NAGC’s Blue Pencil & Gold Screen Awards competition is one of the top government leadership competition programs in the country. Our judges see the best work being done by local, state, federal, tribal, and international communicators from every discipline: writing, design, photography, multimedia, social media, and management.
They also face some of their toughest decisions of the year: who earns first place, second place, and awards of excellence in each category. And which agency brings home the top prize of Best in Show.
Find out if your organization has what it takes to enter on our next edition of Webinar Wednesday. And, if you aren’t yet a member, take advantage of this annual cost-free presentation to learn more about NAGC, our professional development offerings, and how you can save money by activating your membership today.
Register now for “The 5 Ws and How of Winning a Blue Pencil & Gold Screen Award”
Mark Your Calendar: Request for Proposals
SEJ’s Fund for Environmental Journalism (FEJ) invests in public service reporting on environment and the journalists who produce it.
November 15, 2017 (midnight local time) is the next deadline for story grant proposals to SEJ’s Fund for Environmental Journalism. FEJ grants will provide up to $5,000 to underwrite stipend for freelancers and budget lines for direct expenses like travel, multi-media production, translation, data sets or document costs.
Calling all donors: Give now to seed more stories. Grants will be awarded in January 2018 to underwrite coverage projects in three categories:
- Open Topic: Environmental Issues Made possible by unrestricted gifts and grants to SEJ’s Fund for Environmental Journalism.
- Marine and coastal issues of the North Pacific and Arctic Oceans Made possible by the Gordon and Betty Moore Foundation.
- Environmental issues of the Amazon and Andes Made possible by the Gordon and Betty Moore Foundation.
Winning projects will be selected by an independent jury of editors. Preference will be given to projects that include an element of international partnership: journalists and news organizations in different countries working together to report an important story and expand its reach.
Grantees retain full editorial control of FEJ-funded coverage. Donors have no right of review and no influence on story plans made possible in part by their contributions. Binding agreements between donors and the Society of Environmental Journalists and between SEJ and grantees of its Fund for Environmental Journalism reinforce this policy of editorial independence.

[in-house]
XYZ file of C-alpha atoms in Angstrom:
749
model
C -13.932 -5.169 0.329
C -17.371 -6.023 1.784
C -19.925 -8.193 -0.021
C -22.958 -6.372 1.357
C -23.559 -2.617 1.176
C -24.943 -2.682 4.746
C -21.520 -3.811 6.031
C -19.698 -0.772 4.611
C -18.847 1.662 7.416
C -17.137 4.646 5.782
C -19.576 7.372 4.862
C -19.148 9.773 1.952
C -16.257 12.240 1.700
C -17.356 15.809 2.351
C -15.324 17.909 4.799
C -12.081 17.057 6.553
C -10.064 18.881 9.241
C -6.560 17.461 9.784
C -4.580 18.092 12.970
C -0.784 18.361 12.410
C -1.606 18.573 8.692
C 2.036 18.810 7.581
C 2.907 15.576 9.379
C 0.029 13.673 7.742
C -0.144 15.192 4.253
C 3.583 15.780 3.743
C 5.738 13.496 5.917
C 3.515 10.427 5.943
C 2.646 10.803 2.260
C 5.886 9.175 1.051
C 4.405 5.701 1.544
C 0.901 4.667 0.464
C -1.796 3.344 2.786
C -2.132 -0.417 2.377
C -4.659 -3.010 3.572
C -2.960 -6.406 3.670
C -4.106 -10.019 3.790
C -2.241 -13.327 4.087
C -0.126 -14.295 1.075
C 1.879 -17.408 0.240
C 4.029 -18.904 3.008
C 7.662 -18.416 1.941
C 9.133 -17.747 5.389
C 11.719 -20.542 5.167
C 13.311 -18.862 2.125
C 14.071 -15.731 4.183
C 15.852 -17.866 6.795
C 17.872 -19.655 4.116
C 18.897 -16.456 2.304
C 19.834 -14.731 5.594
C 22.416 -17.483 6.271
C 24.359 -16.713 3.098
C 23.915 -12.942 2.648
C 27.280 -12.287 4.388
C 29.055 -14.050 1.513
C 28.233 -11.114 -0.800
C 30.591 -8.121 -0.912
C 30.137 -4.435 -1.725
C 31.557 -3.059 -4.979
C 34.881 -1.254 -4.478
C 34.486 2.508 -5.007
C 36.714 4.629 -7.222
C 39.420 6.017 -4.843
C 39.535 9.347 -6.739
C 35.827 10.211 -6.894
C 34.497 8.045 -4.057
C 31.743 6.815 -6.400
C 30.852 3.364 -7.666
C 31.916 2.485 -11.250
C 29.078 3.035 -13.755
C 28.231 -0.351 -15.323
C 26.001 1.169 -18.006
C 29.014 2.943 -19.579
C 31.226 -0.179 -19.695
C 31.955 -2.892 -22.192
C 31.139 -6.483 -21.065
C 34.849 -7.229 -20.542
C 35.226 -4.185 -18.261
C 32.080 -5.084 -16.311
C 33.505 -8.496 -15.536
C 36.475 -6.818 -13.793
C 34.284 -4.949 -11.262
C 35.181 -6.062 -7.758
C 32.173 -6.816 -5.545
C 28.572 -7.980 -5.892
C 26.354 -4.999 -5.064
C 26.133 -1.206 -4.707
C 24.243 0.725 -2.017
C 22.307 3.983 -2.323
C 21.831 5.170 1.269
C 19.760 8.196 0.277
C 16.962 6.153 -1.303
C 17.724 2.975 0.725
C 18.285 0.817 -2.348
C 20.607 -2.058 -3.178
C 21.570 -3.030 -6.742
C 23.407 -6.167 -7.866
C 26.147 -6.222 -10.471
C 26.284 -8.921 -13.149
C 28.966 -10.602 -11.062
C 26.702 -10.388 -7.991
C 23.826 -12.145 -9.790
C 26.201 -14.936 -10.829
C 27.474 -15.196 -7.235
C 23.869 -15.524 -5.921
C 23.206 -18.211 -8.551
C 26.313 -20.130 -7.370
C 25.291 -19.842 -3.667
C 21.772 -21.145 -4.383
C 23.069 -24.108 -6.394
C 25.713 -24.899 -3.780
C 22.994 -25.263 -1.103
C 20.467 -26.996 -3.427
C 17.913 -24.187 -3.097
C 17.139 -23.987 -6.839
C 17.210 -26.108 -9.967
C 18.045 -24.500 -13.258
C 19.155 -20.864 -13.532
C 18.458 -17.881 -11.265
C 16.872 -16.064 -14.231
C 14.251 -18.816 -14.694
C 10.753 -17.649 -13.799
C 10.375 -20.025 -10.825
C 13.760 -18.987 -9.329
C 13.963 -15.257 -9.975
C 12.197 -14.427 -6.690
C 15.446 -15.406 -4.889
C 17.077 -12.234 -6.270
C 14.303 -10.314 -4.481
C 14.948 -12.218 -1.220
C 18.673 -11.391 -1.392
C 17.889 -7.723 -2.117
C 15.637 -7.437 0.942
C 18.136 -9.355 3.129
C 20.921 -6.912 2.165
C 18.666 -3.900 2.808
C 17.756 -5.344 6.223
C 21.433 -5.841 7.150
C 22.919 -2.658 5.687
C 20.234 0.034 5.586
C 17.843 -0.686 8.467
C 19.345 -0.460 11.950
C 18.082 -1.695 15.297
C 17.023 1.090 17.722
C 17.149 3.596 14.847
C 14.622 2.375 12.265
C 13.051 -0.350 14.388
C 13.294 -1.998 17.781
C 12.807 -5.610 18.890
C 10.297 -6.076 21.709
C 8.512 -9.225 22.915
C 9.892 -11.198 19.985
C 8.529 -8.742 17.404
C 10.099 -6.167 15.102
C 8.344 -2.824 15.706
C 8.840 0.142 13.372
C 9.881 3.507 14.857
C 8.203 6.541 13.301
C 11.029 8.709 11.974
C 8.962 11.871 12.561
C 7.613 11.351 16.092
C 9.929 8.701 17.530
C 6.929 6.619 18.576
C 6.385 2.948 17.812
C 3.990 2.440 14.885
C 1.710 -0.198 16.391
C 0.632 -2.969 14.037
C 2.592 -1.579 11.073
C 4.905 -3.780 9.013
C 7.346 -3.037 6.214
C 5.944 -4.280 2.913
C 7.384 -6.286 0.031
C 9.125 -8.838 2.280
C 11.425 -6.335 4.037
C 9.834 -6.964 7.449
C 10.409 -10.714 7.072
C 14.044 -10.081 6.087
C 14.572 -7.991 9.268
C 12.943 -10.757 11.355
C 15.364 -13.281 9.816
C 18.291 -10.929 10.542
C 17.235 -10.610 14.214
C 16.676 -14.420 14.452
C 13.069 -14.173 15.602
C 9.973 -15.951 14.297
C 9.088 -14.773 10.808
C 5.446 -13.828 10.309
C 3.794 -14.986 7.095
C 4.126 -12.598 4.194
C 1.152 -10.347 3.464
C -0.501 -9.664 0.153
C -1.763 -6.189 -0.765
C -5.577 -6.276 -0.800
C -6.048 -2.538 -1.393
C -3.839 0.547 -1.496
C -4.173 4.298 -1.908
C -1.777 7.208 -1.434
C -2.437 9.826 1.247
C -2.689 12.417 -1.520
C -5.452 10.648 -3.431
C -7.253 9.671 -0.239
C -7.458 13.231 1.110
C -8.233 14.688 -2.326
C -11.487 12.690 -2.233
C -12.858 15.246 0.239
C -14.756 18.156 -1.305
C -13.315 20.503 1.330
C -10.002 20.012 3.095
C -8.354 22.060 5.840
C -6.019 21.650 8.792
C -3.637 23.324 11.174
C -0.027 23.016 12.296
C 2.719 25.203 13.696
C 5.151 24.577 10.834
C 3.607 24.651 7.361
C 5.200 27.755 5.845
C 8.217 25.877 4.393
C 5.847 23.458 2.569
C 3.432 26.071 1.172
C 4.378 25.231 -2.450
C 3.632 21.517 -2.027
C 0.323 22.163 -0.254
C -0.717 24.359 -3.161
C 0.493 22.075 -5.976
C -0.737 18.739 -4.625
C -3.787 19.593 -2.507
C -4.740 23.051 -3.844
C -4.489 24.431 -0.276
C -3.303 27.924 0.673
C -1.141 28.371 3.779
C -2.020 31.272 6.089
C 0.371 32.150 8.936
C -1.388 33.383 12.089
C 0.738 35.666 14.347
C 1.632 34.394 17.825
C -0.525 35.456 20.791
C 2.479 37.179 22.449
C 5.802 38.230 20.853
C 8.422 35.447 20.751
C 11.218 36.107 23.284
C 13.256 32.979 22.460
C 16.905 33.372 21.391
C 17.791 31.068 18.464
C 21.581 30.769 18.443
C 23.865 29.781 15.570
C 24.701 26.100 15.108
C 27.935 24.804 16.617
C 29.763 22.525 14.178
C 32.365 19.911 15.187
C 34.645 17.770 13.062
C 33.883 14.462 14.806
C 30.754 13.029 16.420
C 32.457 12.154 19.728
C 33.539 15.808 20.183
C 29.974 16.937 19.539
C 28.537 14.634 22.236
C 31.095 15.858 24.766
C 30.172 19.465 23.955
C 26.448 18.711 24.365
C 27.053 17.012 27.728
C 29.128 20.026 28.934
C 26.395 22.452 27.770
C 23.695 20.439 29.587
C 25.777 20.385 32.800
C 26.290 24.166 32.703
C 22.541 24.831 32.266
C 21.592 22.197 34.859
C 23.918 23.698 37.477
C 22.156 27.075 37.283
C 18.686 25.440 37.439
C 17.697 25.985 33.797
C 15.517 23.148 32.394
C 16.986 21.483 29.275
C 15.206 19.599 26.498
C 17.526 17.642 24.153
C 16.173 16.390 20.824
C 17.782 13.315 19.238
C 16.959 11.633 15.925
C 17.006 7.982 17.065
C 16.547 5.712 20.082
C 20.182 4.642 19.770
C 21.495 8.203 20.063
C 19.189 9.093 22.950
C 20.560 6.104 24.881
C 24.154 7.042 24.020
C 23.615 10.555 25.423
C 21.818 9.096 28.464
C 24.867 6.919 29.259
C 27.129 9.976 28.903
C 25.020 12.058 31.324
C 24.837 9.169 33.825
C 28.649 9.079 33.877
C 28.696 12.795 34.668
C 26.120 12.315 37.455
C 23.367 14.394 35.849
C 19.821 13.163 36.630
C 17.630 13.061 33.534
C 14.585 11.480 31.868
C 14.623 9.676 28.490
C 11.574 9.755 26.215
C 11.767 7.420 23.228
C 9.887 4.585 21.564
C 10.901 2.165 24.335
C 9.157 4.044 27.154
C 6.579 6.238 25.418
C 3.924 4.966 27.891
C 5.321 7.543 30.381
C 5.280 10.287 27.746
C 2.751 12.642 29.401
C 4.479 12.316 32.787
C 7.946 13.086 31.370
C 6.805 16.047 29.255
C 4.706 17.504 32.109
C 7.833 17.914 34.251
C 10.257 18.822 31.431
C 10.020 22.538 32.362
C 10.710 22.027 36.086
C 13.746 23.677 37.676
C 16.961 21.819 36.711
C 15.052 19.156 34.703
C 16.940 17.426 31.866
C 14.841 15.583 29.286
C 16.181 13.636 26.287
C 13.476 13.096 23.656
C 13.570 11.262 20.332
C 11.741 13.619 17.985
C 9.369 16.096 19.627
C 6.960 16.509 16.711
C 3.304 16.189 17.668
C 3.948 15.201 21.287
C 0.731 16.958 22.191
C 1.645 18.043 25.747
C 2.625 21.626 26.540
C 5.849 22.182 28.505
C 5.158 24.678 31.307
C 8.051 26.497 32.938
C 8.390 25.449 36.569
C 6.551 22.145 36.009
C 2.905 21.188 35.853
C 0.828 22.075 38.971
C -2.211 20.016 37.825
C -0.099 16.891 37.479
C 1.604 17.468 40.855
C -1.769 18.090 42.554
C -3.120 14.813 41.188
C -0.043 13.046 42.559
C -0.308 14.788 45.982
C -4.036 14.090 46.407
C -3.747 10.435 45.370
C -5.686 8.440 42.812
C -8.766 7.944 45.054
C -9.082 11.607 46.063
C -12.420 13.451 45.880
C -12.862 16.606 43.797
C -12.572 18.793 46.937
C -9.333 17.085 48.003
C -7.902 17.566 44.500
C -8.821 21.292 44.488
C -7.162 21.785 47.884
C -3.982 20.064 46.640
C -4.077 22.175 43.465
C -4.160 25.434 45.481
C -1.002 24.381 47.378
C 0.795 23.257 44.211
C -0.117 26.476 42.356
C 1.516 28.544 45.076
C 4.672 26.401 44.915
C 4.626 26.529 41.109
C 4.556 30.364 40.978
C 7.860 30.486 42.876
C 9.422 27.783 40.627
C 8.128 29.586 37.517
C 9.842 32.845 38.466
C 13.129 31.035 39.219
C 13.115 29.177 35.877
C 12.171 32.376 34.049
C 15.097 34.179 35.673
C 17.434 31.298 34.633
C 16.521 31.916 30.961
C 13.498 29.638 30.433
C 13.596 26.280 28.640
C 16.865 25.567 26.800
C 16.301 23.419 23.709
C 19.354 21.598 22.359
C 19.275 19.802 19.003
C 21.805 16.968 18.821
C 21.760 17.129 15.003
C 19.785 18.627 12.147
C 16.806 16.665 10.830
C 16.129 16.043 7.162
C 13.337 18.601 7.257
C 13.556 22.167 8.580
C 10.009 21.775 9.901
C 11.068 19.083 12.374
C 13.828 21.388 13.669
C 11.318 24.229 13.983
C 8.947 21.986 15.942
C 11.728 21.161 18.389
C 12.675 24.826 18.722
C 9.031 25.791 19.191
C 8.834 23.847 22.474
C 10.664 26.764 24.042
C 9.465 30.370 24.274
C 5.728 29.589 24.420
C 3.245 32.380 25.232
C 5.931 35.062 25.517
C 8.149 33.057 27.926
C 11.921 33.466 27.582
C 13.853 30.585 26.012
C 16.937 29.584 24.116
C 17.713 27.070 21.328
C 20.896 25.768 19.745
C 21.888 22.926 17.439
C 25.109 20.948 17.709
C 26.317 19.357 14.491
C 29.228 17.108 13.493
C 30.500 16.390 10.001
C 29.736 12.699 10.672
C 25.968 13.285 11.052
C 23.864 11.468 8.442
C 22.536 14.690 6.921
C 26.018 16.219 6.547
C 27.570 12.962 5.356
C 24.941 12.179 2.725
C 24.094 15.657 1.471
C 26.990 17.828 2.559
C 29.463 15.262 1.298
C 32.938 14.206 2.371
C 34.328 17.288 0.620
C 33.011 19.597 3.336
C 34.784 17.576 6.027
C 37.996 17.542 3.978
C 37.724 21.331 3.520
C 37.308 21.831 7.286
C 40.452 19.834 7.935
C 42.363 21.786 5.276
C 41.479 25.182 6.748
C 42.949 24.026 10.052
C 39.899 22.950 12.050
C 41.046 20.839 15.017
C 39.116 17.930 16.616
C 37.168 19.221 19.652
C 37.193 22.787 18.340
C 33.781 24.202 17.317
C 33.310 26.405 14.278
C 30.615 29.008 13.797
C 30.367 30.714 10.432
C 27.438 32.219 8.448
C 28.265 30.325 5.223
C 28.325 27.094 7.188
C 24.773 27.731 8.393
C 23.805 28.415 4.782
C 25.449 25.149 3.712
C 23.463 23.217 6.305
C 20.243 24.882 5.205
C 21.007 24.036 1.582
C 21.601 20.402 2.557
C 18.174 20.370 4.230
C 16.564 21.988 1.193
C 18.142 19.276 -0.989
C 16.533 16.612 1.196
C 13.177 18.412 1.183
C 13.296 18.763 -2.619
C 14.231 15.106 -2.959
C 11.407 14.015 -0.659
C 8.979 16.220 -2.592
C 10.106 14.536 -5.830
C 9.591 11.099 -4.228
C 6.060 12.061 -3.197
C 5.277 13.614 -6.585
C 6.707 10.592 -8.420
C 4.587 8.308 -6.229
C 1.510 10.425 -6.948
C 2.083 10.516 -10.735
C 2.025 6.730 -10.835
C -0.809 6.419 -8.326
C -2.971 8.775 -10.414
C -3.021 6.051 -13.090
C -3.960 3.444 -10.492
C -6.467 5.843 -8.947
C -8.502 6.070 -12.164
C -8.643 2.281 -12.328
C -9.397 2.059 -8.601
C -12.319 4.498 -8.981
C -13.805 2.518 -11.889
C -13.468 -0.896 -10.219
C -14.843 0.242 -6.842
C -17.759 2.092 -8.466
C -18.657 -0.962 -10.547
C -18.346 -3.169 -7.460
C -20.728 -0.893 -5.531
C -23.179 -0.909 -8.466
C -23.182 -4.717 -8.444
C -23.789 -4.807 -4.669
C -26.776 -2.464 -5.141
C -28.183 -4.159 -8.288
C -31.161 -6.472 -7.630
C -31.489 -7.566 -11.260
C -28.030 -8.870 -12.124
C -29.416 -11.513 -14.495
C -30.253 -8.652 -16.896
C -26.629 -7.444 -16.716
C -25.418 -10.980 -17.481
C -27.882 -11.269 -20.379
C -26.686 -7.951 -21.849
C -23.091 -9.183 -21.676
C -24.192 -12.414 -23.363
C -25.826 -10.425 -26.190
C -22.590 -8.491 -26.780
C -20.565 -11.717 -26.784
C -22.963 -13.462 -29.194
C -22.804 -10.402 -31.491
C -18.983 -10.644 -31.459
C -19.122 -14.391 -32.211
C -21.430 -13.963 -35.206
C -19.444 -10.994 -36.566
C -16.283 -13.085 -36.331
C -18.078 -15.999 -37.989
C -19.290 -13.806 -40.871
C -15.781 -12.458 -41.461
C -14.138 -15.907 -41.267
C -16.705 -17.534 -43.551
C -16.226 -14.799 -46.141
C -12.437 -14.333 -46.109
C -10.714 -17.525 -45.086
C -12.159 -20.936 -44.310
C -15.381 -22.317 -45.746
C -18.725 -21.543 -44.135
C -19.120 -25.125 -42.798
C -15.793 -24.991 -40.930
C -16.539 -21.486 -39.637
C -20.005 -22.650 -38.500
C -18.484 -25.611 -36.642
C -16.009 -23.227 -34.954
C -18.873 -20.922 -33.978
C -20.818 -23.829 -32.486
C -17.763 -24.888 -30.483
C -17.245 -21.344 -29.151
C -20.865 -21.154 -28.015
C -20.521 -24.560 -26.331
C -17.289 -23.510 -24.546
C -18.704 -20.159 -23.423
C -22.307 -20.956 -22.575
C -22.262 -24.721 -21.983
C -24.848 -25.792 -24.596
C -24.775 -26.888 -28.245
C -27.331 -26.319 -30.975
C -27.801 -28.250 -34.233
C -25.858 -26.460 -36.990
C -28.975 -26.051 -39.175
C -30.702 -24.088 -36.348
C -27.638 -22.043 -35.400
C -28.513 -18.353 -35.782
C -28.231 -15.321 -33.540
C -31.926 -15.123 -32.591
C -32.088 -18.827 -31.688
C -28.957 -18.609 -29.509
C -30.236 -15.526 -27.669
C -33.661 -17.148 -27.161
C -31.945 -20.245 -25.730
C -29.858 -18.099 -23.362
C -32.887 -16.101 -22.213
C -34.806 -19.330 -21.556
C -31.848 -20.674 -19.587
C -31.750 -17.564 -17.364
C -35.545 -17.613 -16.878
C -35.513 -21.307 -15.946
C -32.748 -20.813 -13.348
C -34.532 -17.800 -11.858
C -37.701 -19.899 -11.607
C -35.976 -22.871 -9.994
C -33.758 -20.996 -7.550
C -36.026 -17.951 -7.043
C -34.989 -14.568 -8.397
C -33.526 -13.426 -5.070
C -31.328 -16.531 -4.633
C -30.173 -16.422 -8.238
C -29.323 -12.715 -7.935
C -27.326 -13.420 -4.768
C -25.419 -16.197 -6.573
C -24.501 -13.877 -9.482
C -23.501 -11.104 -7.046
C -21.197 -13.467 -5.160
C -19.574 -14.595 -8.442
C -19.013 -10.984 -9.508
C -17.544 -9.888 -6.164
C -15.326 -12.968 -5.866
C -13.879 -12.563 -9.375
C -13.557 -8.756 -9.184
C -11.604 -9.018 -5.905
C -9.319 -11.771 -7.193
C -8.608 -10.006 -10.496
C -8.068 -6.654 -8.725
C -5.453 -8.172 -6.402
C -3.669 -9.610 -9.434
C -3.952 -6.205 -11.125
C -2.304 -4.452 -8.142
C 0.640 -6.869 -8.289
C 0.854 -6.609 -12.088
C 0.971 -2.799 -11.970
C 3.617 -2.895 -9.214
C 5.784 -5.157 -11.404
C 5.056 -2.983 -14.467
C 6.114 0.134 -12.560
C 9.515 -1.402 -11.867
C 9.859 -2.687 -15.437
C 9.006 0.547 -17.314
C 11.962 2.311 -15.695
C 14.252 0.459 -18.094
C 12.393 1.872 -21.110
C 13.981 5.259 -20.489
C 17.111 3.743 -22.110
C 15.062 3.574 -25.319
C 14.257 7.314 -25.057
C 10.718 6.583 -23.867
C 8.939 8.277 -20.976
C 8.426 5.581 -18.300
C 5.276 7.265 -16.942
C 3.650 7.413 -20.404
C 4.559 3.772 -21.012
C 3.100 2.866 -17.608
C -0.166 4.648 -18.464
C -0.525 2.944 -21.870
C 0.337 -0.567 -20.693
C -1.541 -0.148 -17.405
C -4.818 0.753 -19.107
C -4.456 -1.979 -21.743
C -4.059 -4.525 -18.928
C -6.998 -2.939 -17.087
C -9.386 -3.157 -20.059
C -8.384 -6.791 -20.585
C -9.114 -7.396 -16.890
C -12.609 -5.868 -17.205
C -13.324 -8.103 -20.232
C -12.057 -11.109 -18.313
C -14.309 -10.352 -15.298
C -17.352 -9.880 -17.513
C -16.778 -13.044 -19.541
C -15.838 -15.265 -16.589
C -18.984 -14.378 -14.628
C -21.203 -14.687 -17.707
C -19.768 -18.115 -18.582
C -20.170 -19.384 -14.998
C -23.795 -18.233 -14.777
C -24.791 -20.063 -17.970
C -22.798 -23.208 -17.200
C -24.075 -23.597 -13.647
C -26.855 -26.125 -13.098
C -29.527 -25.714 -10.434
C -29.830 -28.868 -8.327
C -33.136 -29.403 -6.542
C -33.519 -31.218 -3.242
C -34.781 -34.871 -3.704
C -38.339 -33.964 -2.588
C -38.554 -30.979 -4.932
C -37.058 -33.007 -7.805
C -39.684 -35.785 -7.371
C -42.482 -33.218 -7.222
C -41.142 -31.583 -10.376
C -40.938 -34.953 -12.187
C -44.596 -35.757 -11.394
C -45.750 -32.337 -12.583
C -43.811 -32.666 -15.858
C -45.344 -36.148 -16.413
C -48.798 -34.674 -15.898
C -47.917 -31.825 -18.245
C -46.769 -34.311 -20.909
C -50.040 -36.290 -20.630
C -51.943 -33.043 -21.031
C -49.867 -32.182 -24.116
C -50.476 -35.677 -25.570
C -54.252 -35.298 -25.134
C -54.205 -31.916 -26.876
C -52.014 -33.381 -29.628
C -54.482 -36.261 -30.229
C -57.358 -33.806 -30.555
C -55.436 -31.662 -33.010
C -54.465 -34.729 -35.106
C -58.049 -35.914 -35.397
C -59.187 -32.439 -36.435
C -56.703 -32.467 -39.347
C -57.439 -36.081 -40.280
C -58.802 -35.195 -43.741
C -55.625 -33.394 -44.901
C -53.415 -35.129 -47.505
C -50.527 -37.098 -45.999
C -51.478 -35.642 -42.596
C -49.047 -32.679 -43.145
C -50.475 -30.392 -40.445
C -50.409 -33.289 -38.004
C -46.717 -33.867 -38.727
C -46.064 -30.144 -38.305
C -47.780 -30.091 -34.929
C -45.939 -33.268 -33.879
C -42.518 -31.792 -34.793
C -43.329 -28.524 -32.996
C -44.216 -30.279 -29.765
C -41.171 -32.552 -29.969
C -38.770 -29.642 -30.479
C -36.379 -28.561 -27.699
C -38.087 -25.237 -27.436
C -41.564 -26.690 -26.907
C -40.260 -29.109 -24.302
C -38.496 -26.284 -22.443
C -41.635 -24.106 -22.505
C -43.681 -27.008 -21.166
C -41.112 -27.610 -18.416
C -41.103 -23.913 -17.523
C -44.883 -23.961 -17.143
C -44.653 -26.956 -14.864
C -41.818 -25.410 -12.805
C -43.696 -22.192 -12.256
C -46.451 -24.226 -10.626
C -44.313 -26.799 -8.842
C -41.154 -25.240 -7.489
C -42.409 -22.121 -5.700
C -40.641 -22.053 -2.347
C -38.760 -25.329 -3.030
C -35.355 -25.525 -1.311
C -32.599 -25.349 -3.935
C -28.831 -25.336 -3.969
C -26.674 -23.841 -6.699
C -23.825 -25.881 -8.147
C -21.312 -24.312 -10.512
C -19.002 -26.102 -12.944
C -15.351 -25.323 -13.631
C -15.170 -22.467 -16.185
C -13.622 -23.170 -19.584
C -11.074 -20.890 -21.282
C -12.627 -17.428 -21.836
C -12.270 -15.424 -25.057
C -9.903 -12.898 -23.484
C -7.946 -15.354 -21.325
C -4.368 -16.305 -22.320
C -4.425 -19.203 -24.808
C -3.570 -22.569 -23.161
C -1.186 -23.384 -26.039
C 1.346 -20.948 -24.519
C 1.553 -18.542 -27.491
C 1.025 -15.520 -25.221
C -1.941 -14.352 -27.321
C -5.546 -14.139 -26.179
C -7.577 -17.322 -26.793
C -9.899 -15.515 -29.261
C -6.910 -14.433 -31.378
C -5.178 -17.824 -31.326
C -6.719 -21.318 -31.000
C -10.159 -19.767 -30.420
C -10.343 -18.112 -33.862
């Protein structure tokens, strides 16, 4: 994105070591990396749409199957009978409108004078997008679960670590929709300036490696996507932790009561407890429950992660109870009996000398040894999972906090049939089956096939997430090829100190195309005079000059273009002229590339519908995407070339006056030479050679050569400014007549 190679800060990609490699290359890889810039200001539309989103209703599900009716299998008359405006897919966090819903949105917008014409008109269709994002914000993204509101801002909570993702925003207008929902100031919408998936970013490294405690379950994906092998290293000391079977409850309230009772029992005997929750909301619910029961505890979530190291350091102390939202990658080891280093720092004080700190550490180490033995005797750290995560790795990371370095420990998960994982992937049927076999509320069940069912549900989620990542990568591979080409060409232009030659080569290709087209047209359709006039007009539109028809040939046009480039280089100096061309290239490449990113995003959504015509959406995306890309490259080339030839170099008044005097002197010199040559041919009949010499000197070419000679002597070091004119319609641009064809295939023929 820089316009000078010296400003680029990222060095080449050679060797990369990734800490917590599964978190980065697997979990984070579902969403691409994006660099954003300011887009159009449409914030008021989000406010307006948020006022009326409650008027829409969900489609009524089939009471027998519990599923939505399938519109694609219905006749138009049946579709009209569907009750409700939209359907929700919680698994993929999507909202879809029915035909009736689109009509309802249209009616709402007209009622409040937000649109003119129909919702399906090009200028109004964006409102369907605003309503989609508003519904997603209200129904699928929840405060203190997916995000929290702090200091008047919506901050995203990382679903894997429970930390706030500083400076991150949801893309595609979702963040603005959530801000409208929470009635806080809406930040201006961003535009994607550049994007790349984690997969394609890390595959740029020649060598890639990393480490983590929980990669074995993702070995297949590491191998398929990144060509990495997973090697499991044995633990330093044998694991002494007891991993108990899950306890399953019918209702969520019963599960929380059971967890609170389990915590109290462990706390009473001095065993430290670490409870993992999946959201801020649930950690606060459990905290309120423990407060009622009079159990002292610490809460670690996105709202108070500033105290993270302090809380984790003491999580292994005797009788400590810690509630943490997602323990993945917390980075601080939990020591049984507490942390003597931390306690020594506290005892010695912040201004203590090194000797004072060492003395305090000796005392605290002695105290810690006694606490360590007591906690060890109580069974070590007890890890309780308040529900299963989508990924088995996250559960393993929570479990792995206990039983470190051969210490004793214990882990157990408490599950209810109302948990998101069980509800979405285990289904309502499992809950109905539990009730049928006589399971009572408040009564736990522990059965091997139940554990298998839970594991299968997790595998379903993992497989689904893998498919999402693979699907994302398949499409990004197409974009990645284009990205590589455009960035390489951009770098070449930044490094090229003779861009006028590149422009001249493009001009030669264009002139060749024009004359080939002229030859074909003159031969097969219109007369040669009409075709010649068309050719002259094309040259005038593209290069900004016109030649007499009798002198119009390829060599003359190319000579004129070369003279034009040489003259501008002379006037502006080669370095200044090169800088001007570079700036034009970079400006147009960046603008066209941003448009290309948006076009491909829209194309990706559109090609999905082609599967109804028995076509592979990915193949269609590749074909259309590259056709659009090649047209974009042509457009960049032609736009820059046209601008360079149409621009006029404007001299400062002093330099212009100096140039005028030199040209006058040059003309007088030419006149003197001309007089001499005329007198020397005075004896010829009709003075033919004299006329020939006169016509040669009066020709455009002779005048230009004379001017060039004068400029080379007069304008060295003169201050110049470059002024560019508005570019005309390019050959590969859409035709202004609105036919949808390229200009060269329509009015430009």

SEJ maintains a strict policy of confidentiality with regard to story ideas submitted. The application portal for this FEJ Winter Round of competition is now open. Applicants will be notified of results in January 2018.
Grantees will be paid and announcements made as soon as SEJ-FEJ Grantee agreements can be finalized. Want a head start on the process? Proposal requirements will include project title, 200-word summary of topic, media dissemination plan and partnership plan (if applicable) and amount requested.
To complete your application you’ll upload PDF documents to include narrative (up to 1,000 words), qualifications, letter of support from editor(s) to publish or broadcast finished work and detailed budget.
See the FEJ guidelines for more information. Then you can fill out an online form and upload your files. Note: SEJ members pay no application fee. Non-member journalists must qualify for SEJ membership and pay online entry fee ($40USD) to apply. Find full details on the Fund for Environmental Journalism here.
Many organizations go to a great deal of work/expense to hire a professional speaker for their conference – but then let the ball drop by overlooking the final travel logistics.
You want your speaker to arrive fresh/rested at the podium. Leave nothing to chance.
Start by booking convenient lodging – preferably onsite.
If no onsite lodging is available, take full responsibility to get the speaker from the hotel to the venue. Do not make speakers fend for themselves in an unfamiliar city with driving/parking/taxi hassles. I’ve been in that position. It wasn’t pretty.
Arrange for a trusted car service to pick up your speaker … tap the flexibility of Uber or Lyft … even offer to drive the speaker yourself.